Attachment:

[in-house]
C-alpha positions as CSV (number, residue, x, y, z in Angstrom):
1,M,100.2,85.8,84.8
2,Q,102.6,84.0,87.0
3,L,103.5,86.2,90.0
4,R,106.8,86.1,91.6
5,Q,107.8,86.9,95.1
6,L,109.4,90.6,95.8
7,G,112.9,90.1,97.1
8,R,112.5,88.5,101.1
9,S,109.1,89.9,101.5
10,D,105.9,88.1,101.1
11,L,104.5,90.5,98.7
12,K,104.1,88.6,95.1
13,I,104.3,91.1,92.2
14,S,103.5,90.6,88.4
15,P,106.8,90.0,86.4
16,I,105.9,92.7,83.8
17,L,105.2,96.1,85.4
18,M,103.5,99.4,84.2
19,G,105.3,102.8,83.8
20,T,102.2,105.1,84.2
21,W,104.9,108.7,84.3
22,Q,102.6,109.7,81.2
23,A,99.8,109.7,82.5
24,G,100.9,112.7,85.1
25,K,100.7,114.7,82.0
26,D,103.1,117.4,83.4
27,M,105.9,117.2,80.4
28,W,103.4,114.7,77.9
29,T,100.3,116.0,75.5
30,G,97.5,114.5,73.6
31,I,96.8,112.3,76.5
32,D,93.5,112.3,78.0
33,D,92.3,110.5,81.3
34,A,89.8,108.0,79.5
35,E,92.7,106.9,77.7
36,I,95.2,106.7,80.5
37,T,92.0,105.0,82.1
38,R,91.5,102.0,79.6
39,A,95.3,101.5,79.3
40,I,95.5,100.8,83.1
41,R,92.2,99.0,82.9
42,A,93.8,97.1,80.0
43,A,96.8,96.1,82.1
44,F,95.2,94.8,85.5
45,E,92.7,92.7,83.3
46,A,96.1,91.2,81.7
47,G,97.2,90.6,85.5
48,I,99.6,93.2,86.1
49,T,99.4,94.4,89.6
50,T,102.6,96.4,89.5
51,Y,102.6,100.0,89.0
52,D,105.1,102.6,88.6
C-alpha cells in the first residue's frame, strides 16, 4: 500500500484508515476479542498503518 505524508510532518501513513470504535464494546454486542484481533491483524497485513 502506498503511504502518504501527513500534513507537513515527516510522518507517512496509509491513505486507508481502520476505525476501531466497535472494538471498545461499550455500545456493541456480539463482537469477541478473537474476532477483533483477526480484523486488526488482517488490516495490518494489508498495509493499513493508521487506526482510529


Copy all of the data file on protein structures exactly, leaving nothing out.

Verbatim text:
[in-house]
C-alpha positions as CSV (number, residue, x, y, z in Angstrom):
1,M,100.2,85.8,84.8
2,Q,102.6,84.0,87.0
3,L,103.5,86.2,90.0
4,R,106.8,86.1,91.6
5,Q,107.8,86.9,95.1
6,L,109.4,90.6,95.8
7,G,112.9,90.1,97.1
8,R,112.5,88.5,101.1
9,S,109.1,89.9,101.5
10,D,105.9,88.1,101.1
11,L,104.5,90.5,98.7
12,K,104.1,88.6,95.1
13,I,104.3,91.1,92.2
14,S,103.5,90.6,88.4
15,P,106.8,90.0,86.4
16,I,105.9,92.7,83.8
17,L,105.2,96.1,85.4
18,M,103.5,99.4,84.2
19,G,105.3,102.8,83.8
20,T,102.2,105.1,84.2
21,W,104.9,108.7,84.3
22,Q,102.6,109.7,81.2
23,A,99.8,109.7,82.5
24,G,100.9,112.7,85.1
25,K,100.7,114.7,82.0
26,D,103.1,117.4,83.4
27,M,105.9,117.2,80.4
28,W,103.4,114.7,77.9
29,T,100.3,116.0,75.5
30,G,97.5,114.5,73.6
31,I,96.8,112.3,76.5
32,D,93.5,112.3,78.0
33,D,92.3,110.5,81.3
34,A,89.8,108.0,79.5
35,E,92.7,106.9,77.7
36,I,95.2,106.7,80.5
37,T,92.0,105.0,82.1
38,R,91.5,102.0,79.6
39,A,95.3,101.5,79.3
40,I,95.5,100.8,83.1
41,R,92.2,99.0,82.9
42,A,93.8,97.1,80.0
43,A,96.8,96.1,82.1
44,F,95.2,94.8,85.5
45,E,92.7,92.7,83.3
46,A,96.1,91.2,81.7
47,G,97.2,90.6,85.5
48,I,99.6,93.2,86.1
49,T,99.4,94.4,89.6
50,T,102.6,96.4,89.5
51,Y,102.6,100.0,89.0
52,D,105.1,102.6,88.6
C-alpha cells in the first residue's frame, strides 16, 4: 500500500484508515476479542498503518 505524508510532518501513513470504535464494546454486542484481533491483524497485513 502506498503511504502518504501527513500534513507537513515527516510522518507517512496509509491513505486507508481502520476505525476501531466497535472494538471498545461499550455500545456493541456480539463482537469477541478473537474476532477483533483477526480484523486488526488482517488490516495490518494489508498495509493499513493508521487506526482510529